About Me

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Bird Island, South Georgia & South Sandwich Islands
I work as a Zoological Field Assistant, and am the 2009 Winter Base Commander, at Bird Island Research Station, one of the British Antarctic Survey's five research bases in Antarctica. The main remit of my job is seal fieldwork as part of BAS' Long Term Monitoring and Survey programme. Science has been carried out on Bird Island since 1958. I work with Antarctic fur seals and leopard seals, as well as assisting with the seabird fieldwork programme. Contact me on: ewanedwards at gmail dot com

Monday, 27 October 2008

27.10.2008 - Winter Review part 2

Gentoo penguins crowd Johnson Beach at sunset

Coming ashore in huge numbers...

Sunset on the ski slope

Fur seals play in the snow

Sunset over South Georgia - leopard seal on ice in the middleground

Ski route, marked in red, from La Roche to base

Skiing high on the eastern slopes of La Roche, in Mountain Cwm

Post-winter-haircut, skiing in Mountain Cwm

Ski area on the SW slopes of La Roche

Snowboarding on La Roche

After midwinter, of course, the days start to grow longer. This meant we had more time to get out and about to enjoy the island at its wintery finest. Winter sports were popular, and a shallow-sloping coire on the SW slopes of La Roche, just above Wanderer Ridge, provided the closest and best conditions, only half an hours walk up from base. During July, August and early September, it was possible to ski directly to Freshwater Beach, and the back door of the base, from a height of around 200m on La Roche, via the stream beds and tussac meadows of Wanderer Valley.

Around the beginning of September I made a bit of an expedition into Mountain Cwm, a scree-lined coire towards the eastern end of the island, overlooking the narrowest bit of Bird Sound, separating us from the South Georgia mainland. The skiing conditions out here, where the slopes rarely (if ever) saw the sun, were a mixture of fresh, wind-blown snow and hard packed icy conditions, coupled with the steeper slope made for some brilliant, exciting skiing. Always in the back of your mind, however, is the fact that we are at least 5 days from the nearest hospital, so we aren't so inclined to push it too hard!

The leopard seal fieldwork kept me busy most days, with a considerable increase in the number of sightings from the previous year, owing perhaps to a relatively large sea ice extent further South. On calm sunny days, sometimes eight or nine different seals were seen, but when the weather was lousy, or there wasn't much ice around, the seals would tend to stay in the water, largely out of sight. I managed to put tags on several of the animals, which makes identifying them easier when they return in subsequent years.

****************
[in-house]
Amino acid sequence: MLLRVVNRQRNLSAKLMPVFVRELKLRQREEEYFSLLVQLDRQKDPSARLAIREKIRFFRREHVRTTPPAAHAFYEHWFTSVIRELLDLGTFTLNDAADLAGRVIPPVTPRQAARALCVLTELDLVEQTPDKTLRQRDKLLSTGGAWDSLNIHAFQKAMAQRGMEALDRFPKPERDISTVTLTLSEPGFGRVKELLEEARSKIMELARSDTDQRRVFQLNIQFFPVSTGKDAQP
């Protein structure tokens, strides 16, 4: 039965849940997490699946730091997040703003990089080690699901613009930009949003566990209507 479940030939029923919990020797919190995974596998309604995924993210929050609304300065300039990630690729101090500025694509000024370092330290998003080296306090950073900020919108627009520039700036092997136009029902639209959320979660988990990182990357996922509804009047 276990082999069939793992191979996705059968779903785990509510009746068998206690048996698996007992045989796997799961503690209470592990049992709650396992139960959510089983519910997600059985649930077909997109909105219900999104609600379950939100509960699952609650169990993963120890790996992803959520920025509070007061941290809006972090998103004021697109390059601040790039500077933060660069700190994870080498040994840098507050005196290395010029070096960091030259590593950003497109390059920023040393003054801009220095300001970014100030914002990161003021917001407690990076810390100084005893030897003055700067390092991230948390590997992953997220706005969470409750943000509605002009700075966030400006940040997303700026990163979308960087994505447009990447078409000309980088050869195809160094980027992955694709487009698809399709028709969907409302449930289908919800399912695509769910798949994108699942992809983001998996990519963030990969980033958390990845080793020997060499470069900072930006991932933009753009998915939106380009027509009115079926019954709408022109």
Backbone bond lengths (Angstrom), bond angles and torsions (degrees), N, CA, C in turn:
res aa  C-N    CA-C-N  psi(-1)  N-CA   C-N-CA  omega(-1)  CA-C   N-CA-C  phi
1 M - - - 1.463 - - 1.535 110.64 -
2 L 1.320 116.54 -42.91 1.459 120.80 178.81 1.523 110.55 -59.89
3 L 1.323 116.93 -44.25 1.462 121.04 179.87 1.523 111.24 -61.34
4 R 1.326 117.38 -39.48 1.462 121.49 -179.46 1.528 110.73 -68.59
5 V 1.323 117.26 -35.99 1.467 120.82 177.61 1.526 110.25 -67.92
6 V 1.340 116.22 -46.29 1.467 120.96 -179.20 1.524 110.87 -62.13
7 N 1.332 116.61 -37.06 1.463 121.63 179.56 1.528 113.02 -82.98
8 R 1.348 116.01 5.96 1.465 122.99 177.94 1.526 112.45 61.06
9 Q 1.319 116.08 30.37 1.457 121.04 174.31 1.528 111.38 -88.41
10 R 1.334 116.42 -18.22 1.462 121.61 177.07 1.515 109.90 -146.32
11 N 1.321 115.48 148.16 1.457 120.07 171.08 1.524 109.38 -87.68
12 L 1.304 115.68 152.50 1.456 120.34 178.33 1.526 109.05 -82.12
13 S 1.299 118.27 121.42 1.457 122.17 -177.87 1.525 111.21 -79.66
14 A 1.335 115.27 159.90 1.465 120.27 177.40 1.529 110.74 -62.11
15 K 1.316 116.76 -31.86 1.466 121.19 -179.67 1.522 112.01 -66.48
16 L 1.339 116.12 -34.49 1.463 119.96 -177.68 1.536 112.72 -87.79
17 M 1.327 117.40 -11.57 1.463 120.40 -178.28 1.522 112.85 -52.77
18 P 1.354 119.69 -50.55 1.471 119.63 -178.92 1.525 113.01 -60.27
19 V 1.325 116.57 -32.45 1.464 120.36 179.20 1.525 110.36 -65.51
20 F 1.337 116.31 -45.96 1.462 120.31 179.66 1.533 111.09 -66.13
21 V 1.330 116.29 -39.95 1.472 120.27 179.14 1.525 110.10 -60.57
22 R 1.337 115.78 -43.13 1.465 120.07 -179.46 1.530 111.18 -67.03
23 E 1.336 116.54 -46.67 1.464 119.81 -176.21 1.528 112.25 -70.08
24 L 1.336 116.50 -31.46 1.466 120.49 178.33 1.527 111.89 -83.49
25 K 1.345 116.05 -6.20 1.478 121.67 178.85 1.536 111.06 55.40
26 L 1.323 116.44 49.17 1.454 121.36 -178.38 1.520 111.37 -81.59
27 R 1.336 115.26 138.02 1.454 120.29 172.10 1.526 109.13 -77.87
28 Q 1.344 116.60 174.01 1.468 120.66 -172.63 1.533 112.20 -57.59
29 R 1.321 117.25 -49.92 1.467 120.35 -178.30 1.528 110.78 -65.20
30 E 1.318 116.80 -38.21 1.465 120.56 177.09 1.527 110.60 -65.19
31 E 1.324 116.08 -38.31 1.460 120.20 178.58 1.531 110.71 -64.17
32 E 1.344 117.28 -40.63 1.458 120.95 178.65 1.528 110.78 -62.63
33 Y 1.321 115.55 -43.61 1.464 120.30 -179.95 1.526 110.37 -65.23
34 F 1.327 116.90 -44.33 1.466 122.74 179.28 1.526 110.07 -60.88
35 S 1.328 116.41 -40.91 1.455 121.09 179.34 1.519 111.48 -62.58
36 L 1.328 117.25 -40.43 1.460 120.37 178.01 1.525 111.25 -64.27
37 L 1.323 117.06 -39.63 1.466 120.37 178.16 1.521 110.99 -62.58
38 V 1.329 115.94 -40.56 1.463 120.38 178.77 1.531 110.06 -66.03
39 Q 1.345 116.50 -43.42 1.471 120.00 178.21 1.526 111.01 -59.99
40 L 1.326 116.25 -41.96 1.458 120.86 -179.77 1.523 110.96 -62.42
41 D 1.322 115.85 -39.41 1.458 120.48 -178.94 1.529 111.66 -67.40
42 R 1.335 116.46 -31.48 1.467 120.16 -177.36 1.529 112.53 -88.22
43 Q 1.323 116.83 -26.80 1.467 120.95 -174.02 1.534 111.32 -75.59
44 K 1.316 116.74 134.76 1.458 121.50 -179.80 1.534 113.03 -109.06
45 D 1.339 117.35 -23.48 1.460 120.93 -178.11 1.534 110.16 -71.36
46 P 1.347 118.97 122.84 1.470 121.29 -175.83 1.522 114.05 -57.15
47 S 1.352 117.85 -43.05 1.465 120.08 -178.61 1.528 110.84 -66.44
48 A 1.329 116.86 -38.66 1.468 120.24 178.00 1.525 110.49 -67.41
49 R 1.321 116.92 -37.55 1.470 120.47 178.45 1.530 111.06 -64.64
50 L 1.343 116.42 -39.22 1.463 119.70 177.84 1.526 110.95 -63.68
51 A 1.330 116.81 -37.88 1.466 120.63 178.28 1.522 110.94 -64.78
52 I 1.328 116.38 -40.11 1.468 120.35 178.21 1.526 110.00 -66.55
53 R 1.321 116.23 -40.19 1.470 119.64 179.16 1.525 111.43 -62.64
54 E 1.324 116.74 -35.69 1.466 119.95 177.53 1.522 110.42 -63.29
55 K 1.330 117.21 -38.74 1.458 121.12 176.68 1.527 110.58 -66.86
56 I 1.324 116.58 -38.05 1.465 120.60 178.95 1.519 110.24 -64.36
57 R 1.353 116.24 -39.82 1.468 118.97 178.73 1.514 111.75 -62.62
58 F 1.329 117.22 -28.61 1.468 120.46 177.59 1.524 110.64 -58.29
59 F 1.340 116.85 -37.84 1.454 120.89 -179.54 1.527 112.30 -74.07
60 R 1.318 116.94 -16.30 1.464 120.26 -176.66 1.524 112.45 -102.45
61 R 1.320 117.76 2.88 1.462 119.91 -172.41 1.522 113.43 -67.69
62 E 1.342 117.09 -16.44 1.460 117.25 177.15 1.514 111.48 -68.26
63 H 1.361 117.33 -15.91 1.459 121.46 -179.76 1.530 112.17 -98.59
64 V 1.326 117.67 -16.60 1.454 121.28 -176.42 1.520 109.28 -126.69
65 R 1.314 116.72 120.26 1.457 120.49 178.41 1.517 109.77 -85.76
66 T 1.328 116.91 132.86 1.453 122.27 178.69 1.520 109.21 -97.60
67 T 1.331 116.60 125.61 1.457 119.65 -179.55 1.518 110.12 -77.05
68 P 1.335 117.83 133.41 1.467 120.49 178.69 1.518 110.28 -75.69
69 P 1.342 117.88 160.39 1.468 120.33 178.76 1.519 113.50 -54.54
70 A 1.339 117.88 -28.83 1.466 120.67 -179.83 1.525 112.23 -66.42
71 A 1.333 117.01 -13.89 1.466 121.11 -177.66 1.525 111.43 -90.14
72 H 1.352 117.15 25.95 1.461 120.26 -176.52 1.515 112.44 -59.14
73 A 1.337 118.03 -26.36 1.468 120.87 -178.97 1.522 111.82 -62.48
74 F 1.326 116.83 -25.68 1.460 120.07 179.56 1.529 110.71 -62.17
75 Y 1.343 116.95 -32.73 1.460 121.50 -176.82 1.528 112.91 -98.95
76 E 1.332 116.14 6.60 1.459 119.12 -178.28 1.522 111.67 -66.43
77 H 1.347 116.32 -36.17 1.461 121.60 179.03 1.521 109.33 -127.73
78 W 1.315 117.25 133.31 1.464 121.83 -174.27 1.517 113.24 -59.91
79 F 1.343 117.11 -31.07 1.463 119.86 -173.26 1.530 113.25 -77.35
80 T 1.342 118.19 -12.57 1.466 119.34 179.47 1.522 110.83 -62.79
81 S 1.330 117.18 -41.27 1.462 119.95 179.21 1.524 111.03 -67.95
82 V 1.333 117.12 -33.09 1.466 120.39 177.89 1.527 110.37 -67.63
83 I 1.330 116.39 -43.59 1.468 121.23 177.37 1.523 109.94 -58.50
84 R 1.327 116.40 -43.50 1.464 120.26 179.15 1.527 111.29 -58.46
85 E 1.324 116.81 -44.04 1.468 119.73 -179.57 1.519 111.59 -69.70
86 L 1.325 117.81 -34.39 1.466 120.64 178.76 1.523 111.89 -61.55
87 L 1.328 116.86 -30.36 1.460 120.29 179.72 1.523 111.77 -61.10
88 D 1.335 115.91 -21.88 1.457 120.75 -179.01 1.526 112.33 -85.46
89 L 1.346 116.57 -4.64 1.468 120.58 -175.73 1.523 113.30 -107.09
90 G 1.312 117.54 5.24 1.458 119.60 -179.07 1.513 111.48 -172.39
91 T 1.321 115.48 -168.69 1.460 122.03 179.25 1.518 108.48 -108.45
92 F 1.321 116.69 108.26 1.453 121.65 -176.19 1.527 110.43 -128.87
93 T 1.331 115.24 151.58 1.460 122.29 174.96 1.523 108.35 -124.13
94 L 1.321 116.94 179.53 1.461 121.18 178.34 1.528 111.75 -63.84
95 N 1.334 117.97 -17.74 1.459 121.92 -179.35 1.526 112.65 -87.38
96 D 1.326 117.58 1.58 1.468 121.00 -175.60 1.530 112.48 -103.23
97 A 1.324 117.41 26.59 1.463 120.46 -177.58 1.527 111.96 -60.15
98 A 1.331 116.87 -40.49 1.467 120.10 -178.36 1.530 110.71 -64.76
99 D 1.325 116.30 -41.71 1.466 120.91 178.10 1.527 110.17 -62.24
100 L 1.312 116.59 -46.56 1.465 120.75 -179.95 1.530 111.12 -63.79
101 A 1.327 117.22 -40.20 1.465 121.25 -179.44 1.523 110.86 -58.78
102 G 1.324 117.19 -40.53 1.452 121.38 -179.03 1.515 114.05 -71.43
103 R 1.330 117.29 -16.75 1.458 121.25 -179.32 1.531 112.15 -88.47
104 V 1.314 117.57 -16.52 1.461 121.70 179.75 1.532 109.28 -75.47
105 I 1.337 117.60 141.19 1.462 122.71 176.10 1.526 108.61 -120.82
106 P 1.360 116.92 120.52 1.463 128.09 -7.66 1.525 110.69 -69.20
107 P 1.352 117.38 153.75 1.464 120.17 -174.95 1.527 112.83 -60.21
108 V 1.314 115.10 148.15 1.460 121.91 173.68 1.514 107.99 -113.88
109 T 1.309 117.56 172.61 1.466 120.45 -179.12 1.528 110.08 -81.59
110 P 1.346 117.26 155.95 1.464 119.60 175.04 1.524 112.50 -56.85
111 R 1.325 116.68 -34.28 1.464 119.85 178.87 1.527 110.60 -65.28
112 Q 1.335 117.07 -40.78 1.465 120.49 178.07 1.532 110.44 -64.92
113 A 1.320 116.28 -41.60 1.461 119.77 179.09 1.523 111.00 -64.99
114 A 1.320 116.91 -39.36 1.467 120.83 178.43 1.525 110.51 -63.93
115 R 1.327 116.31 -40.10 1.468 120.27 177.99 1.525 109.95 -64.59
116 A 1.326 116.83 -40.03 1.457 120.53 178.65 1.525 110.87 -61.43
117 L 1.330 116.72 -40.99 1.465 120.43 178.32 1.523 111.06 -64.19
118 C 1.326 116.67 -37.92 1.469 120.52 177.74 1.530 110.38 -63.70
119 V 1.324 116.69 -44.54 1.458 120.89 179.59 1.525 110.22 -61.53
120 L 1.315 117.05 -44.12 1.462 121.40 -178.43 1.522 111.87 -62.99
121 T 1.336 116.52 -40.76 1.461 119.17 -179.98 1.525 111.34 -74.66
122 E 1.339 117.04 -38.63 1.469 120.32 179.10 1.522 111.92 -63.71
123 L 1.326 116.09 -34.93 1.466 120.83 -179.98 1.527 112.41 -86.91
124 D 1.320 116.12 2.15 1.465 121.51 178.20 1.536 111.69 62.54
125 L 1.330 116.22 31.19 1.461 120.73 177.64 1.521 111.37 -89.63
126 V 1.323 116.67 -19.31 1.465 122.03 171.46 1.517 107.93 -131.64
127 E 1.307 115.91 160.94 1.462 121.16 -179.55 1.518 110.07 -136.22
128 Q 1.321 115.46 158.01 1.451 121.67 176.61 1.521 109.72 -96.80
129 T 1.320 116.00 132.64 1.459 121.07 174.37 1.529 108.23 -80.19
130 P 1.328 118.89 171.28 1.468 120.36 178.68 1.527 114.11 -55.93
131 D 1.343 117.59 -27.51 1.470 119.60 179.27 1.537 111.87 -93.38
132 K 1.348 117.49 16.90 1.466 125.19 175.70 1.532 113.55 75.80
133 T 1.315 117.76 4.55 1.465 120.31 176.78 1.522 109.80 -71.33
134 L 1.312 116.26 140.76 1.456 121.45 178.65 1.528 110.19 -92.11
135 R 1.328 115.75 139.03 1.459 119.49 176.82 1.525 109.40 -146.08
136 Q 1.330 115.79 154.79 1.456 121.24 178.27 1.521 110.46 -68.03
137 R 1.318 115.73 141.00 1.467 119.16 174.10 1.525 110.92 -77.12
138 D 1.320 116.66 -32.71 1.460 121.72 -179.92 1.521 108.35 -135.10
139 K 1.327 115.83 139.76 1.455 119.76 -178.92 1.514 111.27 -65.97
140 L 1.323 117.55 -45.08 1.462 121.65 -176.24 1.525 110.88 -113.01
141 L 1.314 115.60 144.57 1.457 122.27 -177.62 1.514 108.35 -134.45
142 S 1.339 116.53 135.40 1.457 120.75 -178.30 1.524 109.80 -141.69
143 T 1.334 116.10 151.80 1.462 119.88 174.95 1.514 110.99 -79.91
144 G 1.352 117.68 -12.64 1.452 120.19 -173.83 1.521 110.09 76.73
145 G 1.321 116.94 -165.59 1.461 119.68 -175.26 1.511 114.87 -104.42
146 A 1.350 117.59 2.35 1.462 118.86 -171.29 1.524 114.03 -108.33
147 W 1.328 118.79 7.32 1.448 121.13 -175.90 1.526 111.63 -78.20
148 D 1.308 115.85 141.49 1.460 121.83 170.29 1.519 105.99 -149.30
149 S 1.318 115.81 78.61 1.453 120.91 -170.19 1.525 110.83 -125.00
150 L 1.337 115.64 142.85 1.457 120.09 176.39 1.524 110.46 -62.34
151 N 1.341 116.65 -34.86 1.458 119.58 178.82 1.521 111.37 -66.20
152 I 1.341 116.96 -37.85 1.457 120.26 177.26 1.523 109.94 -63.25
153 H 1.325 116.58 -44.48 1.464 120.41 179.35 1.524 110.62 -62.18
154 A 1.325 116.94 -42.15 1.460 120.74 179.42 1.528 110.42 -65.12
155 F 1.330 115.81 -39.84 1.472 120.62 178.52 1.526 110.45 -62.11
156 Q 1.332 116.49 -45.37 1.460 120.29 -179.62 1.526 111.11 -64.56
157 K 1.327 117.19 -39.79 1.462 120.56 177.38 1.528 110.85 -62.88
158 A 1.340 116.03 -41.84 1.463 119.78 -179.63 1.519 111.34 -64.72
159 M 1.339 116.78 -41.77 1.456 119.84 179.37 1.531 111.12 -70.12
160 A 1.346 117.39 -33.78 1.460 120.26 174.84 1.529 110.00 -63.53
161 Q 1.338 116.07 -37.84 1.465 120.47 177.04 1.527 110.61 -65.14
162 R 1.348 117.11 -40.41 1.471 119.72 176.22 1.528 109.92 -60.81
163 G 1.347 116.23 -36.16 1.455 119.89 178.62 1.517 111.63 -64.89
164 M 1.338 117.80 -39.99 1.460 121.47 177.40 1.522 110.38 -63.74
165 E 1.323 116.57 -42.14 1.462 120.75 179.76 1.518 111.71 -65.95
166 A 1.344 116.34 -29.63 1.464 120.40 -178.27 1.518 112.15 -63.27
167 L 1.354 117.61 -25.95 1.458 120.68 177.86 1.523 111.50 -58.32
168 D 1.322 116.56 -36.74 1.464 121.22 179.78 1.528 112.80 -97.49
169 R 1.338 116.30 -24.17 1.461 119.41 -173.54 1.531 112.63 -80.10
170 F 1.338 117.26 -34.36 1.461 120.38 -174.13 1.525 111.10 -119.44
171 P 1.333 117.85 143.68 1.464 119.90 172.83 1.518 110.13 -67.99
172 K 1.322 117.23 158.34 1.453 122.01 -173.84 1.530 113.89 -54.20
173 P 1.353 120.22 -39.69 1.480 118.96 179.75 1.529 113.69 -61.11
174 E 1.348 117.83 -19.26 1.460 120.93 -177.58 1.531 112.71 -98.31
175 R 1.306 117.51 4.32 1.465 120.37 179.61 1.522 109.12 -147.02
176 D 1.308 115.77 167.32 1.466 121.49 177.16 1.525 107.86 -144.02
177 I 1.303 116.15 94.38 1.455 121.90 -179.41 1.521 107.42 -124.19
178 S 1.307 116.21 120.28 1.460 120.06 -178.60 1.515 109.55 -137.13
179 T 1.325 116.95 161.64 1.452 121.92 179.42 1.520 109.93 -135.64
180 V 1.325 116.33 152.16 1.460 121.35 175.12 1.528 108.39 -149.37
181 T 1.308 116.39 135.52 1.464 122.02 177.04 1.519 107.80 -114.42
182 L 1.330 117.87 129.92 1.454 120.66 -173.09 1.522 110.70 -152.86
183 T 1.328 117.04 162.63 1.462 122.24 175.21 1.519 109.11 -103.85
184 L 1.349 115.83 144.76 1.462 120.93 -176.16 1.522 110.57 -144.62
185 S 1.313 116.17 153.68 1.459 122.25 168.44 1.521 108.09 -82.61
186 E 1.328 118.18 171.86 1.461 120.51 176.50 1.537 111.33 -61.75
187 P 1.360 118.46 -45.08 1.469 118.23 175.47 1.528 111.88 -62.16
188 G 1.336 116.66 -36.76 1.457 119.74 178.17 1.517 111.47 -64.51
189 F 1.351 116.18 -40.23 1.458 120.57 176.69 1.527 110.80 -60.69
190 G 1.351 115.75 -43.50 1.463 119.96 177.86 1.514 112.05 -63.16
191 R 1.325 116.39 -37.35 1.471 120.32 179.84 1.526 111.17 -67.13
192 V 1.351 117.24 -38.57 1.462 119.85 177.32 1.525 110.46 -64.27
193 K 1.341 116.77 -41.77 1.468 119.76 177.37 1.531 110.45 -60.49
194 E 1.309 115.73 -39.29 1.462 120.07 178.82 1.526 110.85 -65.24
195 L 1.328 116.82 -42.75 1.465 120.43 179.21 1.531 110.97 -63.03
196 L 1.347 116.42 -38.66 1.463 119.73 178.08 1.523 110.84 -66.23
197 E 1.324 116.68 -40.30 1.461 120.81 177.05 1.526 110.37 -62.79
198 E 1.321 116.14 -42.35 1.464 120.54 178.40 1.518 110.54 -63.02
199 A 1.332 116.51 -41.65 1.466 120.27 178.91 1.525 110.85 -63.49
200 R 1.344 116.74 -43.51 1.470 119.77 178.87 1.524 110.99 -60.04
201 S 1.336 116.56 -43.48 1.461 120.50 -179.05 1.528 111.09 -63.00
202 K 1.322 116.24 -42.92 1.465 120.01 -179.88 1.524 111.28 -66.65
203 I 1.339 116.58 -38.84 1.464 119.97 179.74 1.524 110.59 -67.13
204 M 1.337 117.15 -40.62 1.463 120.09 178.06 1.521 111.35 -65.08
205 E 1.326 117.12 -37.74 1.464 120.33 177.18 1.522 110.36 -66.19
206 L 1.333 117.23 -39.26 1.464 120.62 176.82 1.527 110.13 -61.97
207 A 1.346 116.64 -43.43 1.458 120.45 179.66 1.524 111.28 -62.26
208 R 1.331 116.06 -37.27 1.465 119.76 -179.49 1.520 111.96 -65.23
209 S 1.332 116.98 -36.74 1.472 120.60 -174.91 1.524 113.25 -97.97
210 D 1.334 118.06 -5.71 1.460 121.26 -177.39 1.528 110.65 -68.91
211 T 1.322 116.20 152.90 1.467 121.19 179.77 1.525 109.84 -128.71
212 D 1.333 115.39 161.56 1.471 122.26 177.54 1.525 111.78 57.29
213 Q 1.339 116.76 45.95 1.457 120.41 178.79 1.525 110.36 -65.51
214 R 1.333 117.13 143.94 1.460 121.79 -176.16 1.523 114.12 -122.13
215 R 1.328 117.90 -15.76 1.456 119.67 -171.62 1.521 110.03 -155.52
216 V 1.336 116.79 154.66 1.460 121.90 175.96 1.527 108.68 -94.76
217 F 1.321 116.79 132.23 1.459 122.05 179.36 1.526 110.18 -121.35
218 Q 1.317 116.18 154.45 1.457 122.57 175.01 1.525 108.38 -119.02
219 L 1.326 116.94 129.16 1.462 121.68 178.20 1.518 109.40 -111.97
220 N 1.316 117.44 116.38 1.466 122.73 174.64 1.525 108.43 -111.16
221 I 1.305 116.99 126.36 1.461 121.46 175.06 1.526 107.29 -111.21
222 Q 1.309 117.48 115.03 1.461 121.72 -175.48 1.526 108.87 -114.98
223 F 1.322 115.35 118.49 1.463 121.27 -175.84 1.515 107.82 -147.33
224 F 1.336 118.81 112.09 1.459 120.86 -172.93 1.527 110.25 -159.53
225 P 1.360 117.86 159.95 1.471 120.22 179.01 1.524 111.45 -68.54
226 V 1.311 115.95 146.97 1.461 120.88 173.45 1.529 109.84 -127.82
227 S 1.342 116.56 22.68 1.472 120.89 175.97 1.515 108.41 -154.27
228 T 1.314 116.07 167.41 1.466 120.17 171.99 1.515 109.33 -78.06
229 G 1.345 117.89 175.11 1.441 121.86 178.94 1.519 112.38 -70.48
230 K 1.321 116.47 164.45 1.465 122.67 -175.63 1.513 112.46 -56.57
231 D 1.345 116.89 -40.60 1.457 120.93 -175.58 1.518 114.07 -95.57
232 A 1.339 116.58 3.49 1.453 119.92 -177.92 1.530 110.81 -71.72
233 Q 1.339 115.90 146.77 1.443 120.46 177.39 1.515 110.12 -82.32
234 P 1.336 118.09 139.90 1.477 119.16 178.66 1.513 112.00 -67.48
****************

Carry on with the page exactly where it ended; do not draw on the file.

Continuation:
At the beginning of every month we do an all-island wandering albatross census: this involves checking all the nests that were marked by Derren at the beginning of the year to check whether the chicks are still surviving. Once they hatch from their eggs, survival of wandering albatrosses is very good, although the numbers have declined from 1500 nests each year twenty years ago, to only around 800 these days. The census allows us the perfect opportunity to go out for a good tramp around the hills, checking on the fast-growing chicks.

In addition to the fieldwork (much reduced from its summer peak) there are various office tasks to do, such as the compilation of various reports for the Commission for the Conservation of Antarctic Marine Living Resources (CCAMLR) and our own annual Bird and Mammal Review, detailing interesting wildlife sightings from the past year, which gets circulated internally at BAS HQ in Cambridge. But aside from the work, the winter is a very fun time on Bird Island for relaxing, hobbies, and fun evenings.

We organised several themed nights during the winter, usually on Saturday nights (our weekly three-course feast, washed down by several gin and tonics) and on a few occassions we fired up the hot tub - this is an old water tank that sits outdoors on the walkway, with comfortable space for four people but not much more, which can be filled with hot water from the tank and is a really nice way to spend a cold dark winter's evening. We had several barbecues outdoors under the stars. It is important to have time to relax during the winter, as the summer field seasons are so busy.

We continued skiing and snowboarding into September, and Flea celebrated his birthday high on the slopes of La Roche, albeit in the fog, getting a few late-season runs in. In fact, I was skiing only last week, and the base seems to be holding up. My intention is to get some skiing in at the beginning of November, and if at all possible, a few turns on Christmas day, after midsummer!

The arrival of the Golden Fleece at the beginning of September brought to an end the official winter, and in fact thereafter the weather was fairly mild. Our winter minimum temperature, which came about on the night we had a barbecue, was -6.7deg C, nothing like the extremes of temperature seen further South, or even at similar Northern latitudes near my home in Aberdeenshire, Scotland, but during these cold, dry periods we could see temperatures remaining below freezing for several days or weeks at a time. We didn't see temperatures above +2deg C between May and September.


View from the Hilltop said...

amazing pix!!!
looks like a lot of fun skiing and snowboarding down there!
love the pix of all the penguins, too.
thanks for sharing!

Ewan Edwards said...

thanks for the comment. the skiing and snowboarding is fantastic here - to think that so few people have ever skied here...